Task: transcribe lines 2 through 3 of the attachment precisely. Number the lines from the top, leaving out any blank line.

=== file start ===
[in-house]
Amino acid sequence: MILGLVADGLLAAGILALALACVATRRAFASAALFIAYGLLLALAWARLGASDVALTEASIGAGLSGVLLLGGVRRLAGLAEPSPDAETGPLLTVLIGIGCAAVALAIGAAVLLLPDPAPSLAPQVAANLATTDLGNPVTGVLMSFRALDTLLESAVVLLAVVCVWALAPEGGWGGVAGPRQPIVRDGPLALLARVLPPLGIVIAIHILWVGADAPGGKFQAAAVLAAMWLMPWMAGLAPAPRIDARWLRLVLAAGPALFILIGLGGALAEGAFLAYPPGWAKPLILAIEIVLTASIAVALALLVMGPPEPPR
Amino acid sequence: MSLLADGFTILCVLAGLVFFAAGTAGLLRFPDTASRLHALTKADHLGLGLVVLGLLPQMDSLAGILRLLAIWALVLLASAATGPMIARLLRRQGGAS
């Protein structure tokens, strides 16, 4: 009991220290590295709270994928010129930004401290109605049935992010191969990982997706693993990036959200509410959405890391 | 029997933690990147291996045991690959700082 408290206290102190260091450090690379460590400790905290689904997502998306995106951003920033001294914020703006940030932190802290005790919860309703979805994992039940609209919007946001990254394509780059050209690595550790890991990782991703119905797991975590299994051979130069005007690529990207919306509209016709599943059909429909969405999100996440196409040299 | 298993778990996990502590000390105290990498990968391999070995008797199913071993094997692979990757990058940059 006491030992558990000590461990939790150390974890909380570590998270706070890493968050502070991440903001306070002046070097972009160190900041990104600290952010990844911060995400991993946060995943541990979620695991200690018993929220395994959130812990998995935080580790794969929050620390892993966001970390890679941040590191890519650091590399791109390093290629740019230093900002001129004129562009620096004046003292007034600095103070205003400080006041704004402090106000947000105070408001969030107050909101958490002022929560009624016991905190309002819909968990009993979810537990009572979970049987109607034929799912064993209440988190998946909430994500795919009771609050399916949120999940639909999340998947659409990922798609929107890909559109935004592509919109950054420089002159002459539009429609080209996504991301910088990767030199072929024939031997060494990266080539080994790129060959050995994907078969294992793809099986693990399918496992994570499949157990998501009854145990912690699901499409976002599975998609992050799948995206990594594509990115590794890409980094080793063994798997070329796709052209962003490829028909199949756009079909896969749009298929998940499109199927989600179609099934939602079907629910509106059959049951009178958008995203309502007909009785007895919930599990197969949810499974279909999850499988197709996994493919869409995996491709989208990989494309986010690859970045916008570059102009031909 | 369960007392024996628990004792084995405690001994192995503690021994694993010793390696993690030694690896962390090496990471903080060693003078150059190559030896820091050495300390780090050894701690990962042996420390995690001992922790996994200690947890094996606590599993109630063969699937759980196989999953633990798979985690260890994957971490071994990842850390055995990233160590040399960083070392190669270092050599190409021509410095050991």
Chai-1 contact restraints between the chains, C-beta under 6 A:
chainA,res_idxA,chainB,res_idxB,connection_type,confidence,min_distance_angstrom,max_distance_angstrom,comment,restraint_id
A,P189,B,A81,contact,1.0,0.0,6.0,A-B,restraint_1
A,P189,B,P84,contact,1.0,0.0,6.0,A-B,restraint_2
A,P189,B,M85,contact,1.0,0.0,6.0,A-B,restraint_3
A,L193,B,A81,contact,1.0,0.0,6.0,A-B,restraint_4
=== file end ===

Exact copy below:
Amino acid sequence: MILGLVADGLLAAGILALALACVATRRAFASAALFIAYGLLLALAWARLGASDVALTEASIGAGLSGVLLLGGVRRLAGLAEPSPDAETGPLLTVLIGIGCAAVALAIGAAVLLLPDPAPSLAPQVAANLATTDLGNPVTGVLMSFRALDTLLESAVVLLAVVCVWALAPEGGWGGVAGPRQPIVRDGPLALLARVLPPLGIVIAIHILWVGADAPGGKFQAAAVLAAMWLMPWMAGLAPAPRIDARWLRLVLAAGPALFILIGLGGALAEGAFLAYPPGWAKPLILAIEIVLTASIAVALALLVMGPPEPPR
Amino acid sequence: MSLLADGFTILCVLAGLVFFAAGTAGLLRFPDTASRLHALTKADHLGLGLVVLGLLPQMDSLAGILRLLAIWALVLLASAATGPMIARLLRRQGGAS